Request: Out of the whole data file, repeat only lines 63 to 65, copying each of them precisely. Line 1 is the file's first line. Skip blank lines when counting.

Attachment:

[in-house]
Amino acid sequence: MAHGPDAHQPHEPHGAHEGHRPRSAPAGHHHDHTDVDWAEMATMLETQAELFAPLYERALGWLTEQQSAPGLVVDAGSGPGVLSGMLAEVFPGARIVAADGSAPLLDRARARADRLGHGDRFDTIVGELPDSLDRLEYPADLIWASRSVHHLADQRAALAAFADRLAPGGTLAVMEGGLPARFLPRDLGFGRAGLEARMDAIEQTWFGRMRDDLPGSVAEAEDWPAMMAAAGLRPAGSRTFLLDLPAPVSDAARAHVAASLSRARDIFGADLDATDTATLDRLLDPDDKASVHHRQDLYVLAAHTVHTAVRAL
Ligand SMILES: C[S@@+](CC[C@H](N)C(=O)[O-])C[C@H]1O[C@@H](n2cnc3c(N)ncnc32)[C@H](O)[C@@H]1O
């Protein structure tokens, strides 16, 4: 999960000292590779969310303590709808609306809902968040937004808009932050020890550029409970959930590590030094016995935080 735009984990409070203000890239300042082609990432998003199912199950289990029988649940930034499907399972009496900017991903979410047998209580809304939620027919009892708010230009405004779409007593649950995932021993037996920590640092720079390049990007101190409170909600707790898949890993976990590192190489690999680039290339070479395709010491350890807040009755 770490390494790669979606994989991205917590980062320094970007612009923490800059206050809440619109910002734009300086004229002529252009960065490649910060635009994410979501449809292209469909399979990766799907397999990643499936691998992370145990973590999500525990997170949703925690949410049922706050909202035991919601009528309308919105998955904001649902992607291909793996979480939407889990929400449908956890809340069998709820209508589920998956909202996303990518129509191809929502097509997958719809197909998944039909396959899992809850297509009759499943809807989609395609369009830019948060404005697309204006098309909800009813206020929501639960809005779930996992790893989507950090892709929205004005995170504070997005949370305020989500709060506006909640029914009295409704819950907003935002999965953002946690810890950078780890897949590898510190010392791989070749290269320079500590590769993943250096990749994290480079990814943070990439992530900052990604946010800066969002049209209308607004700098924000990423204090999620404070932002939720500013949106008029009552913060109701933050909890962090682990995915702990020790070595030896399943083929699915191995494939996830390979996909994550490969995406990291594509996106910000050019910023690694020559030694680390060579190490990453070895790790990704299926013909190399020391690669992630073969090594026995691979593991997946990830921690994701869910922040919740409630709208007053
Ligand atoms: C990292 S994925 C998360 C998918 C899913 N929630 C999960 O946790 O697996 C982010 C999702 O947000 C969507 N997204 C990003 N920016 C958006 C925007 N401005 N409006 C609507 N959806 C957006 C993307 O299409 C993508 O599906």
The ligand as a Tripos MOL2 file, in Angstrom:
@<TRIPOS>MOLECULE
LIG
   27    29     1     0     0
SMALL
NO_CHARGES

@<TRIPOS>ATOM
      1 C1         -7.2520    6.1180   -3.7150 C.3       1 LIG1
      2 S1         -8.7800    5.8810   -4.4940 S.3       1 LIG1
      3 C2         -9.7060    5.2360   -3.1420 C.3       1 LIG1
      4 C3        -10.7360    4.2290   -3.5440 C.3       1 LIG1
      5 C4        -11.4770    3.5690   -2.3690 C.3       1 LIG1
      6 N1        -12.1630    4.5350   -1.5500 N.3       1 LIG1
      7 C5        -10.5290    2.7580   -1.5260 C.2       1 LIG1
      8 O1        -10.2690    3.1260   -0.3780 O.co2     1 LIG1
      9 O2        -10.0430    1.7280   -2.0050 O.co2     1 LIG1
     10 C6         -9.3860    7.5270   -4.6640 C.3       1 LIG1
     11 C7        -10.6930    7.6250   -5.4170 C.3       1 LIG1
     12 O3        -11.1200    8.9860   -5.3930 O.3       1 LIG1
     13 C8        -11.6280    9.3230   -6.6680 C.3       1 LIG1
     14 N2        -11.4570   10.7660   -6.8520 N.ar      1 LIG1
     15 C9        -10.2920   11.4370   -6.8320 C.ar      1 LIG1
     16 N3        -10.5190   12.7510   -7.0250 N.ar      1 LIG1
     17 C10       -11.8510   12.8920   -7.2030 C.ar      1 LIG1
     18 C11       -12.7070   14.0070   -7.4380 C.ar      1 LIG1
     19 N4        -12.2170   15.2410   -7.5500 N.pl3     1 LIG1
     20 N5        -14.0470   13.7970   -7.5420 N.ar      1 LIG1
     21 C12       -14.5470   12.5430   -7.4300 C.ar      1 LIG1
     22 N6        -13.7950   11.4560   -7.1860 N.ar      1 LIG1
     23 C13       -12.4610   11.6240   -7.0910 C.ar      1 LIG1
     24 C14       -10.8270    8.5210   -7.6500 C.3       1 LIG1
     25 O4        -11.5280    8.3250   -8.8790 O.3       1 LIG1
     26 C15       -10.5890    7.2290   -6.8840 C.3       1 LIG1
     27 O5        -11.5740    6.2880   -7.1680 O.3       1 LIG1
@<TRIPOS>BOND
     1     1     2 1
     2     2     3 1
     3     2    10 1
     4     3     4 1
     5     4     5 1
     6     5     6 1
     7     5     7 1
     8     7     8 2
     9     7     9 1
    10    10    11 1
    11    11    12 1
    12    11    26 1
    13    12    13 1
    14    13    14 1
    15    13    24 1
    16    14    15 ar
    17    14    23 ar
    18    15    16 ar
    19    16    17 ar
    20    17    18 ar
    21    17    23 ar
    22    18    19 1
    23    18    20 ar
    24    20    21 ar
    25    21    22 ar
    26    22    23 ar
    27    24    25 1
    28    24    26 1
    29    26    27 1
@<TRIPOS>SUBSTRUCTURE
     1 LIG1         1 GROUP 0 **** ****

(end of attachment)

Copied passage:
    23    18    20 ar
    24    20    21 ar
    25    21    22 ar